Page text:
Efforts to end gerrymandering in North Carolina get mixed reviewsBoth governor candidates, former governors support reform
At a recent candidate forum sponsored by Mountaineer Publishing, legislative candidates were evenly split on the issue of a bipartisan effort to oversee redistricting efforts, something required by the U.S. Constitution.
States have the responsibility to draw Congressional districts with an equal number of residents and to divide the state into legislative districts, as well. This happens once a year after the decennial census.
In recent years, highly partisan districts have resulted in districts so noncompetitive that often voters have no general election ballot choice in the majority of districts.
Republican candidates seeking seats in the 118th and 119 house districts and the 50th senate district opposed a neutral commission to determine Congressional and legislative boundaries. Democratic candidates in the districts favored a neutral commission.
Sen. Jim Davis said each way has perils.
"But elections have consequences," he said. "What happens when you win elections is you have the majority in the legislature, and that affords the opportunity to draw districts. So long as that is done in a fair and legal way and they pass Constitutional muster, that's the way our system works."
Rep. Michele Presnell said she would "absolutely not" support the idea of an independent nonpartisan redistricting commission.
"There's nothing that even begins to say nonpartisan when you go to something like that," he said. "The other party (Democrats) has had 140 years, and they never suggested we do a nonpartisan (commission)."
Mike Clampitt, who is challenging Rep. Joe Sam Queen, is opposed so a redistricting commission, while Queen, Jane Hipps, who is challenging Davis, and Rhonda Schandevel, who is challenging Presnell, all support it.
A new coalition of 50 businesses, “NC Business Leaders for Accountability” argues that partisan gerrymandering is polarizing North Carolina’s politics and undermining the state’s business climate as politicians cater to a narrow set of interests.
The coalition is calling for an independent redistricting process that ends partisan gerrymandering and creates voting districts that better reflect North Carolina’s population.
“Gerrymandering undermines competition in North Carolina's elections, which allows candidates to have views that don't represent the public — and that's bad for business in our state," said David Meeker, a Raleigh small business owner who helped organize the coalition. “We need an impartial redistricting process that allows citizens to have a real voice in choosing their representatives.”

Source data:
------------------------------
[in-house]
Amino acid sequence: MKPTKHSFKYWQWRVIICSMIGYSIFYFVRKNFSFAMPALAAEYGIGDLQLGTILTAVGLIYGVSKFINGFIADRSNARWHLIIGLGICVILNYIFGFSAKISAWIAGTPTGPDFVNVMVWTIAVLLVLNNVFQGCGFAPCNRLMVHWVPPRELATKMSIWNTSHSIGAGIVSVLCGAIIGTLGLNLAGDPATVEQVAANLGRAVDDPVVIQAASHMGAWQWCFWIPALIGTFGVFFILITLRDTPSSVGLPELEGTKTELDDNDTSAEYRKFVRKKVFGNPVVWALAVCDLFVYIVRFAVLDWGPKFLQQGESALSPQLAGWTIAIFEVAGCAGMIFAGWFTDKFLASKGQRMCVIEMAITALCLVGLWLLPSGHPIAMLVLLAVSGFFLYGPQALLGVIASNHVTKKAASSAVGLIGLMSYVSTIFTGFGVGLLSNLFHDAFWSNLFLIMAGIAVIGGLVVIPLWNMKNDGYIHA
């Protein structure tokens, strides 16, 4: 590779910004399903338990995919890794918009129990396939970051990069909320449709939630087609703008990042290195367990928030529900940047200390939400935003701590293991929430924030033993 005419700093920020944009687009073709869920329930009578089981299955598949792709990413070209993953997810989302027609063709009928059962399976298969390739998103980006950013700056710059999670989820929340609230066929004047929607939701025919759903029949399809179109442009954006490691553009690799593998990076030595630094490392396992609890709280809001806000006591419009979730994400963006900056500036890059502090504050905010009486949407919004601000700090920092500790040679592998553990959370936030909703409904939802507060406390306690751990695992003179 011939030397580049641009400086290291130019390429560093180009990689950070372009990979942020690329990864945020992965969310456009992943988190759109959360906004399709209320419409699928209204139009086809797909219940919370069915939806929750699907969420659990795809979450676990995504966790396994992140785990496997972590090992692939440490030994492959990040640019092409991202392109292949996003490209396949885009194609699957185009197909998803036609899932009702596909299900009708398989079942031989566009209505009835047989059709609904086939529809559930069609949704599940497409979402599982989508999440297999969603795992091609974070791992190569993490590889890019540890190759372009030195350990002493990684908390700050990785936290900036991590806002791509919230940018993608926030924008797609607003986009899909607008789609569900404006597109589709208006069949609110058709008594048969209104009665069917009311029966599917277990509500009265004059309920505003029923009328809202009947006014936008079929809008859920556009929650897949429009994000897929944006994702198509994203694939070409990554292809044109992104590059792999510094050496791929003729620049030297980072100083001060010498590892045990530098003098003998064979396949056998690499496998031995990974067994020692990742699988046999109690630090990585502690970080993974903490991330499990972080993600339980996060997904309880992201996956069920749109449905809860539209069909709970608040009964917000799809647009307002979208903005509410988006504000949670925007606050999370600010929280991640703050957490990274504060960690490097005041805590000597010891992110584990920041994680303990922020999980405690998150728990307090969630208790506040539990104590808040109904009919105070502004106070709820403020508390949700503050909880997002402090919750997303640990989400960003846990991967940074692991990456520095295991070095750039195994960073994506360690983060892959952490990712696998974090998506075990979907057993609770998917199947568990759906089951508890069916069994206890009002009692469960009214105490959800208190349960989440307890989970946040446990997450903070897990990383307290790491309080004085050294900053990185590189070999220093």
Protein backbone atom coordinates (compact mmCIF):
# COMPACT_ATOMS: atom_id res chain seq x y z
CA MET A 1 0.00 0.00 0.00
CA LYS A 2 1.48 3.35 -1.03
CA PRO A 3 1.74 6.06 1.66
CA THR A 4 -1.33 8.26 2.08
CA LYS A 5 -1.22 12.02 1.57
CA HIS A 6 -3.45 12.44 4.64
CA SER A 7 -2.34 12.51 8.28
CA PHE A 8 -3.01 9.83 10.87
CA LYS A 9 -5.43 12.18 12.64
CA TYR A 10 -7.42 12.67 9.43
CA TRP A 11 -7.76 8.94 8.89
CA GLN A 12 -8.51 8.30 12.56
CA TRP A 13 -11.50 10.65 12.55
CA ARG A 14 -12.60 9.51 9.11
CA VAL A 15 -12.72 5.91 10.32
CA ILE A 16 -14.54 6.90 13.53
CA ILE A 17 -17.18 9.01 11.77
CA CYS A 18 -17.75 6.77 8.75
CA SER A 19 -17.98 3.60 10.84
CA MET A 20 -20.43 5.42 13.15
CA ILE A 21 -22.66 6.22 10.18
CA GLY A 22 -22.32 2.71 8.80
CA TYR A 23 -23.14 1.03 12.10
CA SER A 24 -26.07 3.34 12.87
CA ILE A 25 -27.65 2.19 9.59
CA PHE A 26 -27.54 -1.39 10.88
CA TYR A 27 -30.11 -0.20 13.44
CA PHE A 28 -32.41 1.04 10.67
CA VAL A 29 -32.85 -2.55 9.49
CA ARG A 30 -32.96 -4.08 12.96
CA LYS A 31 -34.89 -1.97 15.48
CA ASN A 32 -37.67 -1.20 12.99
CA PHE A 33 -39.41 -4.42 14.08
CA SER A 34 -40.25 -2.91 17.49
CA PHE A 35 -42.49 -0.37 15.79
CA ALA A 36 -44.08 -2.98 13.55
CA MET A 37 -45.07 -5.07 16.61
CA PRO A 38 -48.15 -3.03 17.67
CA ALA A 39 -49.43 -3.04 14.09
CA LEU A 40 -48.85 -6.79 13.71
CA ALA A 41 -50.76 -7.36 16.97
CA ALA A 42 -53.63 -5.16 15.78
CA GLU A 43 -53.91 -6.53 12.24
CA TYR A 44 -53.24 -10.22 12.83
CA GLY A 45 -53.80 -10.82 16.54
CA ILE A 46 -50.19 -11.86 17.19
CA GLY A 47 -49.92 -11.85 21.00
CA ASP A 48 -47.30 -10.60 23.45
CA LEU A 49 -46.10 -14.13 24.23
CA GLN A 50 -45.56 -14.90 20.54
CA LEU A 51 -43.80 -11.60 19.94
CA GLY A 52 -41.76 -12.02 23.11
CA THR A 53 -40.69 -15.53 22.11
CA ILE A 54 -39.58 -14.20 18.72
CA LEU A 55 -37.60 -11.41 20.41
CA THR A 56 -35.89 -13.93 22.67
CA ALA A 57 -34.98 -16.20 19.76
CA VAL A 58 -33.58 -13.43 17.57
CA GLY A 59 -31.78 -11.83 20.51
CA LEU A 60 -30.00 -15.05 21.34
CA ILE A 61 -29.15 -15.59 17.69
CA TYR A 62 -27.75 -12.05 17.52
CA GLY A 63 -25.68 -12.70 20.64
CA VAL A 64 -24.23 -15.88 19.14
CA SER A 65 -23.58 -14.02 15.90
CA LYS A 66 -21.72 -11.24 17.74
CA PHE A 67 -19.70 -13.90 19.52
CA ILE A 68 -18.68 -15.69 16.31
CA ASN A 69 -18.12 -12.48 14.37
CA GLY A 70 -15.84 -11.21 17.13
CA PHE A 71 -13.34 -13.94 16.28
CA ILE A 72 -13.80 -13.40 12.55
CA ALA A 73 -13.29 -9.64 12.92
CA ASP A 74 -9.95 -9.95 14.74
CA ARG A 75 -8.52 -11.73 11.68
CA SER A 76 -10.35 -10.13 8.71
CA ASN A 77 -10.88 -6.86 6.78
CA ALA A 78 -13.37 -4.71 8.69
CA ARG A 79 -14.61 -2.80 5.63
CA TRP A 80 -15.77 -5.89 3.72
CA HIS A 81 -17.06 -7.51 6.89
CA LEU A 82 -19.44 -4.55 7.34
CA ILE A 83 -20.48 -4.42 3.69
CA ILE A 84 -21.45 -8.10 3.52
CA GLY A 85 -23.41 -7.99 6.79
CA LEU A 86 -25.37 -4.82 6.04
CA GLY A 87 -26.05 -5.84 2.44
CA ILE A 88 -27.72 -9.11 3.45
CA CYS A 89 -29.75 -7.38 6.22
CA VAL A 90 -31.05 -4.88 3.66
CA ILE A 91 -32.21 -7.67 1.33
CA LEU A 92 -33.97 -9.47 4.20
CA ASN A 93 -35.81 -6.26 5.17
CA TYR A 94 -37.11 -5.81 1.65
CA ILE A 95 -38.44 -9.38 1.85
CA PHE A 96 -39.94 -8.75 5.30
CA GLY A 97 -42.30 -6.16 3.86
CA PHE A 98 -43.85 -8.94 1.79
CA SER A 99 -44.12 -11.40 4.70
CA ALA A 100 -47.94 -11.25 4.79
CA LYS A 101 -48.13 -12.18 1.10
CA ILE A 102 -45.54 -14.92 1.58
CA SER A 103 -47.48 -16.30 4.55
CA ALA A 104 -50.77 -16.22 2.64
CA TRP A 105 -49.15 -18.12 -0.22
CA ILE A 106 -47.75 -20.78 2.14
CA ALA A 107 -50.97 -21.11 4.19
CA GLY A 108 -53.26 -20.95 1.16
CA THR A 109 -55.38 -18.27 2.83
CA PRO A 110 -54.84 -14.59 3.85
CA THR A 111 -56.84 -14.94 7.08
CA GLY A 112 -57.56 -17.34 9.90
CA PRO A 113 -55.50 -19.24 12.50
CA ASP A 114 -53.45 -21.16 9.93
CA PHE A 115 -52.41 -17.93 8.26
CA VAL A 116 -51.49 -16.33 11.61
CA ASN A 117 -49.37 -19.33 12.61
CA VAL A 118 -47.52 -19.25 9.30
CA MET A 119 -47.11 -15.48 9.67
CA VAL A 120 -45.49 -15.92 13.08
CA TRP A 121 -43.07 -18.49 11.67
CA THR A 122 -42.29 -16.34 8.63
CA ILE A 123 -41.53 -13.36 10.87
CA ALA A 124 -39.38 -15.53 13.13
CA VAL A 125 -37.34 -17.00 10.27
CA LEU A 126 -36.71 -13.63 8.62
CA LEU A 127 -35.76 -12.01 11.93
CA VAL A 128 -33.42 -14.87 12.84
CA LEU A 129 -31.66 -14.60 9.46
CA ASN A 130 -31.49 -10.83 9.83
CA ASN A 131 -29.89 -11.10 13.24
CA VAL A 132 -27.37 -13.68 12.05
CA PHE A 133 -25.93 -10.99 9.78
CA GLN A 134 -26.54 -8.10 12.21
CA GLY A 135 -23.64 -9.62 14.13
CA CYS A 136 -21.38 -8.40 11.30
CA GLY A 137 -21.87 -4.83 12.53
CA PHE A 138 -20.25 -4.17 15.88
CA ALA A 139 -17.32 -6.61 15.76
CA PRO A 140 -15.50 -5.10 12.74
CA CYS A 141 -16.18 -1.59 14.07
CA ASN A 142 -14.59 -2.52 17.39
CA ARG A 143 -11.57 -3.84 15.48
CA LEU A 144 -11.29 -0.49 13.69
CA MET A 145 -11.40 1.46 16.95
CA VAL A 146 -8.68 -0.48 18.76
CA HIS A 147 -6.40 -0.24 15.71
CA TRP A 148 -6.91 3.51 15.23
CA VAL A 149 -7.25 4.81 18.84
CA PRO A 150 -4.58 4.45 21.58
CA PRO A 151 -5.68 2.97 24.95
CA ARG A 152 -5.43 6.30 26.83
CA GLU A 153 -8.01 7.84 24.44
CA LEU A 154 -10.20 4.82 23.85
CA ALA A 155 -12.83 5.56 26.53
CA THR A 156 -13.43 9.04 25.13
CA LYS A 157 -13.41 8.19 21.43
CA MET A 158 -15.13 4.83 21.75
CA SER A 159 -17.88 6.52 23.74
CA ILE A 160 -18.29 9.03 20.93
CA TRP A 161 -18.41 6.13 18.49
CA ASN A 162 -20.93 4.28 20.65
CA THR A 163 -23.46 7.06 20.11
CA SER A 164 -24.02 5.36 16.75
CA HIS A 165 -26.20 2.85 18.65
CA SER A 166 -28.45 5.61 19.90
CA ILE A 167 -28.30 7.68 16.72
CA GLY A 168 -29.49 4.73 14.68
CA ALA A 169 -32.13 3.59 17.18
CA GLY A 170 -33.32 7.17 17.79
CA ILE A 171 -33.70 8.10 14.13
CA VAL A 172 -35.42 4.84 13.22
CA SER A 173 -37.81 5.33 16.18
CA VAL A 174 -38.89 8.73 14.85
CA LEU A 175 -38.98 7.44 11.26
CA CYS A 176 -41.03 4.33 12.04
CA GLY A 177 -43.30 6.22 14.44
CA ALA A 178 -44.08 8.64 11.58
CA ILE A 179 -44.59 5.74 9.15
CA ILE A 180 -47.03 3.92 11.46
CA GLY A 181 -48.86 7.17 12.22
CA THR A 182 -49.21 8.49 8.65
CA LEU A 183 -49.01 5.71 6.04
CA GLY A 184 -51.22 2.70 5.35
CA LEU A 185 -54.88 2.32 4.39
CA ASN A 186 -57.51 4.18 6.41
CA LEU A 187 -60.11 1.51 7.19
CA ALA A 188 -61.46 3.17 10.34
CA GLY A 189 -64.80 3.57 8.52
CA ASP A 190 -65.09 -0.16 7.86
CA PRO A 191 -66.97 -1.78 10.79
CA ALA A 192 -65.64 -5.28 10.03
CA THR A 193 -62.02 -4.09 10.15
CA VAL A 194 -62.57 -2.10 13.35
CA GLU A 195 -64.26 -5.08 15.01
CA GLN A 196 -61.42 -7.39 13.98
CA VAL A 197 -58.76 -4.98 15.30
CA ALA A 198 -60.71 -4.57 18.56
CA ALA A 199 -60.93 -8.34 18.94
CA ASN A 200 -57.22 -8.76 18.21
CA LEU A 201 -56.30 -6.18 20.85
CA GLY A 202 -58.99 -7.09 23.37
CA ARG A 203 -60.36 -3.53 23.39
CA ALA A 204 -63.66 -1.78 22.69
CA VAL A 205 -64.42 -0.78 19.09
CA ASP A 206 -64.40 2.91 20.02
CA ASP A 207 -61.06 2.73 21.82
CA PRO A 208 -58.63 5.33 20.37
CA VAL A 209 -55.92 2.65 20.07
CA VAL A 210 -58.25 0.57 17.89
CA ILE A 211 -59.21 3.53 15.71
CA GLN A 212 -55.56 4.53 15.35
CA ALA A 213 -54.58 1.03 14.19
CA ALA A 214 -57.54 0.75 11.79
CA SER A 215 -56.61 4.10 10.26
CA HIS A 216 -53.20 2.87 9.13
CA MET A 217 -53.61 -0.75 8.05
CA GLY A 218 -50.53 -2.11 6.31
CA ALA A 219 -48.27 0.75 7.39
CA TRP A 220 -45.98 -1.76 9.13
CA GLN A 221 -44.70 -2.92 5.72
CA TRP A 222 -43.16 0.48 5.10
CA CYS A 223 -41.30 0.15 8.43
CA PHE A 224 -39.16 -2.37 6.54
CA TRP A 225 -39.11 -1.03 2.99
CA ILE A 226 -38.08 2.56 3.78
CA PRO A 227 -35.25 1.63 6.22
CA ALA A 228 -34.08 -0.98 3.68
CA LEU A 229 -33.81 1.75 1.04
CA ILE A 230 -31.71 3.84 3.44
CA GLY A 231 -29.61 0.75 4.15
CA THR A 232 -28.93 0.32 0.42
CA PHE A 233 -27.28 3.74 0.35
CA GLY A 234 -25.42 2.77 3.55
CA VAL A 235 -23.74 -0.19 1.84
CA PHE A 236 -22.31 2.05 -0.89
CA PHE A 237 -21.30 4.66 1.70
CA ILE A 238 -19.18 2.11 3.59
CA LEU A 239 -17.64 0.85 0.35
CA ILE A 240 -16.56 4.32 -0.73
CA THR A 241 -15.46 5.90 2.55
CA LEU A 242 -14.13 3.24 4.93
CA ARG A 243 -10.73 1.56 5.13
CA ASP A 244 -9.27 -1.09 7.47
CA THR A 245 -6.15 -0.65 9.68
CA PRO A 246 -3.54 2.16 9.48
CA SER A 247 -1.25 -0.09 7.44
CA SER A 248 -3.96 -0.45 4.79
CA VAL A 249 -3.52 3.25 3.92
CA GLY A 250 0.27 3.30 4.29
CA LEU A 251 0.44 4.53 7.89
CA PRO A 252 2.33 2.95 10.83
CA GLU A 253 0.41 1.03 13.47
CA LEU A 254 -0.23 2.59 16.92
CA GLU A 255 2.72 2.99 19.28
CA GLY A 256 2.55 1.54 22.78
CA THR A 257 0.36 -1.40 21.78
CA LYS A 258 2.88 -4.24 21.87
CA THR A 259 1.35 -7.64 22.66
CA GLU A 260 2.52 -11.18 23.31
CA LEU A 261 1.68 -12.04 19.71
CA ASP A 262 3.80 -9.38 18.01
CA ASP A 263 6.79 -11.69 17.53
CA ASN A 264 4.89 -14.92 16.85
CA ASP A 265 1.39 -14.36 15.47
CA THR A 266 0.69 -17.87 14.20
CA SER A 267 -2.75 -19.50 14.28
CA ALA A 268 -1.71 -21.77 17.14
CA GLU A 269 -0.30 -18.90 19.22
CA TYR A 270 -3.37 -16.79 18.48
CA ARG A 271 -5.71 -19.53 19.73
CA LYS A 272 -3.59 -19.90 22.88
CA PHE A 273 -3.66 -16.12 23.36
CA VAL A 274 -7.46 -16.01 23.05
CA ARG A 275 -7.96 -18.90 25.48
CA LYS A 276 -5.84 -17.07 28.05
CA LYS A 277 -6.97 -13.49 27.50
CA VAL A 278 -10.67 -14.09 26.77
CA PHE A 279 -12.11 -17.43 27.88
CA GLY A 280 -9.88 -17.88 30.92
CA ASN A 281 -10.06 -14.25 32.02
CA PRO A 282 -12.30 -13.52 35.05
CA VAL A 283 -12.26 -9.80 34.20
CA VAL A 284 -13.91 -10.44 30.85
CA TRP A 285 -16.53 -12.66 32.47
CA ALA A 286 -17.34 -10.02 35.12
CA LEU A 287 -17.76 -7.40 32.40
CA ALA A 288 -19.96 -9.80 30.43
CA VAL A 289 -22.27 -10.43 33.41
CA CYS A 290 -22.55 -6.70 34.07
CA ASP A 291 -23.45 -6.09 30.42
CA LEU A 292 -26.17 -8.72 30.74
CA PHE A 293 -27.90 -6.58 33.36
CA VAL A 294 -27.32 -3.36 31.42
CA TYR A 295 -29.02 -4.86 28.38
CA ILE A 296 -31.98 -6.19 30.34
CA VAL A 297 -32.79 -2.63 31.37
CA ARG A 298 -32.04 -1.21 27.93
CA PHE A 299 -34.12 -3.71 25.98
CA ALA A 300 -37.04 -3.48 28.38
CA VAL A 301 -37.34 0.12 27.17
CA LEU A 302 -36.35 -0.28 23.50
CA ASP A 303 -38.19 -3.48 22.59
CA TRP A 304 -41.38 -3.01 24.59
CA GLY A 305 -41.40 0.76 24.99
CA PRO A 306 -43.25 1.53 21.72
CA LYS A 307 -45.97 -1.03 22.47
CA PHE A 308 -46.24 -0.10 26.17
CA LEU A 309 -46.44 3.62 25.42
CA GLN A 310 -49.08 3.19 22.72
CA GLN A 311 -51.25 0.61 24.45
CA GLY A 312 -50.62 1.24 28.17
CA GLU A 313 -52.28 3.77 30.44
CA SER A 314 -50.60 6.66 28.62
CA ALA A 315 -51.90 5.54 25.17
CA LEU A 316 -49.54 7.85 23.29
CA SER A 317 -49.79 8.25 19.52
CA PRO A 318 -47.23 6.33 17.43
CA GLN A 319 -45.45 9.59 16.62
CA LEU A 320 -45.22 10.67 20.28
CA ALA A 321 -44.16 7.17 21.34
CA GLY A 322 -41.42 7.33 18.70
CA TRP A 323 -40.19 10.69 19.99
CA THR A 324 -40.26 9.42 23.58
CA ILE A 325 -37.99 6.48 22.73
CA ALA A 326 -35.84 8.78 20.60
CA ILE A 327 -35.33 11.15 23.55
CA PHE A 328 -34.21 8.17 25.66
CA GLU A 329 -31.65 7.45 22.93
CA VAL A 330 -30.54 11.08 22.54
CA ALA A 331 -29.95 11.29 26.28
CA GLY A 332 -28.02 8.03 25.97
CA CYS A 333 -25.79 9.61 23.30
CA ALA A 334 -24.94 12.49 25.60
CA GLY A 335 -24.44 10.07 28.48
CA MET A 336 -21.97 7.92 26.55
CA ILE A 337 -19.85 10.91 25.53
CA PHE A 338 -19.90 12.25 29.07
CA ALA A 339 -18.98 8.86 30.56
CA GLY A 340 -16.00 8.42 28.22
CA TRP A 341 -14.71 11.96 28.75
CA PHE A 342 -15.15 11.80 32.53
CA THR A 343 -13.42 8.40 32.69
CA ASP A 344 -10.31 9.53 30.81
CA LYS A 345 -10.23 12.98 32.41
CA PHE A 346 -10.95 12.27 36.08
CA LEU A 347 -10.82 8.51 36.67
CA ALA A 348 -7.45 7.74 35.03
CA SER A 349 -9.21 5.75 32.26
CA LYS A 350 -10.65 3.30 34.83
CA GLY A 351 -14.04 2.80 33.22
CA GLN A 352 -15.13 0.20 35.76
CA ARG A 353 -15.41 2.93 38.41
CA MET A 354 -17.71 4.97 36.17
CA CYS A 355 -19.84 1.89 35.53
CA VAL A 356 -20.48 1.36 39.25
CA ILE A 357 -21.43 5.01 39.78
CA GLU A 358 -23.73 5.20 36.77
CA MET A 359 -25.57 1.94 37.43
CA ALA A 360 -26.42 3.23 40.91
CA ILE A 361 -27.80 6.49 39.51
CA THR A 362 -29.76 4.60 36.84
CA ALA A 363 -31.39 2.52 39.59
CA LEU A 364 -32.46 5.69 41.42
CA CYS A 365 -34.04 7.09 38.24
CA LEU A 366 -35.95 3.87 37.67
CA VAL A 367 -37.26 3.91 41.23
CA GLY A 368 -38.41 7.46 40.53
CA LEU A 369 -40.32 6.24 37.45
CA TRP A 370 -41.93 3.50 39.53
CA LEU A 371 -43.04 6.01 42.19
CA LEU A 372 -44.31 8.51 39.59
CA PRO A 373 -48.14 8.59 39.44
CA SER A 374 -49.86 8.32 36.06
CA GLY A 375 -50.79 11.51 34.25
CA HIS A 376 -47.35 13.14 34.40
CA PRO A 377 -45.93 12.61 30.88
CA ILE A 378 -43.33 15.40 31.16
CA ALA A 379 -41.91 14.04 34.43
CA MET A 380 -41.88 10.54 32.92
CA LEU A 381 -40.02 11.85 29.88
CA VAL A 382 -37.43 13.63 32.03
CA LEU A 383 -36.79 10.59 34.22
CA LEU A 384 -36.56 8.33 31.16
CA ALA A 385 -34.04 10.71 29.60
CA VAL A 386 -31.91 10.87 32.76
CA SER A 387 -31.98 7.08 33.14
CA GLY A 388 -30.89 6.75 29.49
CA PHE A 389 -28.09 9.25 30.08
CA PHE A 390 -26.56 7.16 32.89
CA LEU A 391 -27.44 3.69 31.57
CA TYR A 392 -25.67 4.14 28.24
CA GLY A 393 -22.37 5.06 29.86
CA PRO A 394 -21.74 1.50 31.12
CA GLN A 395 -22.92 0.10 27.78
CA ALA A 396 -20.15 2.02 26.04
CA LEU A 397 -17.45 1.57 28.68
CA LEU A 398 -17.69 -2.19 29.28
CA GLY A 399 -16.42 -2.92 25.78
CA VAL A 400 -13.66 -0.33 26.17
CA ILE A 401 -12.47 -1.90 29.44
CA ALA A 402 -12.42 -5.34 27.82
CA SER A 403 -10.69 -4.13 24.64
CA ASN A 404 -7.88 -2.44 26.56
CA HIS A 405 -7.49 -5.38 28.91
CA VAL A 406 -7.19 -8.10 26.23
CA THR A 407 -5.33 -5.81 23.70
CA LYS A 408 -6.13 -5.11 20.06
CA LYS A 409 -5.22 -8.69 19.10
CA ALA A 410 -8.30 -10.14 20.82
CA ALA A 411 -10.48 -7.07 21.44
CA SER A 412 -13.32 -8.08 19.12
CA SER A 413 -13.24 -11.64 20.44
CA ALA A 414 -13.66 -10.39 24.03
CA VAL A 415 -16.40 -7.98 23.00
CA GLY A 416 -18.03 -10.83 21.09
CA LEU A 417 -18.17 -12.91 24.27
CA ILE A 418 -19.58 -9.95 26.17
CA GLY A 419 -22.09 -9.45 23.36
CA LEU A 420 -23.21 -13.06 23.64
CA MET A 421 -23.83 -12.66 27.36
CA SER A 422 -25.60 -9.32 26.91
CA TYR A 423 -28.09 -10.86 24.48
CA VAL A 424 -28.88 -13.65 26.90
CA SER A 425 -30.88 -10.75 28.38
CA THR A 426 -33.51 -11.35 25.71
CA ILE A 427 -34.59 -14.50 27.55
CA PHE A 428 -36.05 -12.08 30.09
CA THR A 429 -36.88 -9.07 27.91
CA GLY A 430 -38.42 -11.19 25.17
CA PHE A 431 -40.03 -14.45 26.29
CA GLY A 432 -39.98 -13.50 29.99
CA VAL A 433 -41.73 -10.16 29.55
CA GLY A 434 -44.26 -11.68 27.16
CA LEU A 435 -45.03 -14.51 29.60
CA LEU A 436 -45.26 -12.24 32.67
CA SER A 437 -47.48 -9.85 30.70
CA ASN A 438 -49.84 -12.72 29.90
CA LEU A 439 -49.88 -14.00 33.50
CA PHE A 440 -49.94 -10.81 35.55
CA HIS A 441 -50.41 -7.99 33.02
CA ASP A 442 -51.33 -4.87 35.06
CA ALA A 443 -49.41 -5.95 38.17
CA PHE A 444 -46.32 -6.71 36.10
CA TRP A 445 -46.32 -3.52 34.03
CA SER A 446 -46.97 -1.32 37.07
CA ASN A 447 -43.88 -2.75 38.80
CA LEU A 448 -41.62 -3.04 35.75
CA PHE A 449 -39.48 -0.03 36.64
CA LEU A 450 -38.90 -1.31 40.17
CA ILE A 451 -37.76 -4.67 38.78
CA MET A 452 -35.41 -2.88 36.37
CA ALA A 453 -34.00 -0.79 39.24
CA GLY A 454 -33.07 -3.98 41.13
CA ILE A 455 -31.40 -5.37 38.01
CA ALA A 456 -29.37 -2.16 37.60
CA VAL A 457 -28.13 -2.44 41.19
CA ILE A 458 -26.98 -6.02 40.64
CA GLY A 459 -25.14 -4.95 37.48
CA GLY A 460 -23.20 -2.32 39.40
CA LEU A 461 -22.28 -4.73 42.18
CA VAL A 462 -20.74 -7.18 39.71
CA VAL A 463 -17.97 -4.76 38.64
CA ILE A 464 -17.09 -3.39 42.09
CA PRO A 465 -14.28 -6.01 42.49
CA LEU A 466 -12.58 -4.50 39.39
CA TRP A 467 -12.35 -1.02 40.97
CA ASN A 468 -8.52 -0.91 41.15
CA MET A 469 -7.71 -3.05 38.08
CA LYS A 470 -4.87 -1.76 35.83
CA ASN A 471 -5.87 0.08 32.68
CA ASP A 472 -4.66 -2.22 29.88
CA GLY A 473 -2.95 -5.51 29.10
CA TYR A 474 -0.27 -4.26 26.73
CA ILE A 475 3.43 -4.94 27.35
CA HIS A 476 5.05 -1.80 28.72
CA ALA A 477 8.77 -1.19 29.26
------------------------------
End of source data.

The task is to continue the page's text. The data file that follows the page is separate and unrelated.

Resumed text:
The coalition is working with the nonpartisan public-interest group Common Cause North Carolina in its effort to end gerrymandering.
“Redistricting reform is essential to strengthening our democracy,” said Bob Phillips, executive director of Common Cause NC. “The business community’s voice is vital to help us end gerrymandering in North Carolina once and for all.”
North Carolina has long felt the negative impact of partisan gerrymandering, Phillips explained in a news release. Since 1992, nearly half of all legislative races have had just one candidate on the ballot, leaving millions of voters with no choice at the ballot box. Similarly, the state's congressional maps have been gerrymandered by the legislature in such a way as to minimize competition, undermining the right of voters to have a voice in who represents them.
In the face of ongoing gerrymandering, there has been growing bipartisan support for reform, Hall continued. Last year, a majority of NC House members co-sponsored House Bill 92, which would have taken the power of redistricting out of the hands of partisan legislators and given it to nonpartisan legislative staff. However, that bill was not given a vote in the legislature.
At the same time, over 240 civic leaders across North Carolina have signed a petition calling on the legislature to pass independent redistricting reform. Both Gov. Pat McCrory and his 2016 gubernatorial opponent, Attorney General Roy Cooper, are on record opposing gerrymandering, as are former governors Jim Martin and Jim Hunt.
In August, Common Cause filed a potentially landmark lawsuit in federal court challenging the constitutionality of partisan gerrymandering.
North Carolina lawmakers approved a congressional district map in July 2011, but ongoing lawsuits ultimately led to a federal court ruling that the legislative approved redistricting plan constituted racial gerrymandering. New maps were drawn, ultimately North Carolina held three primary elections in 2016 — one for the presidential primaries, one during the traditional May date, and another in June made necessary by the court ruling.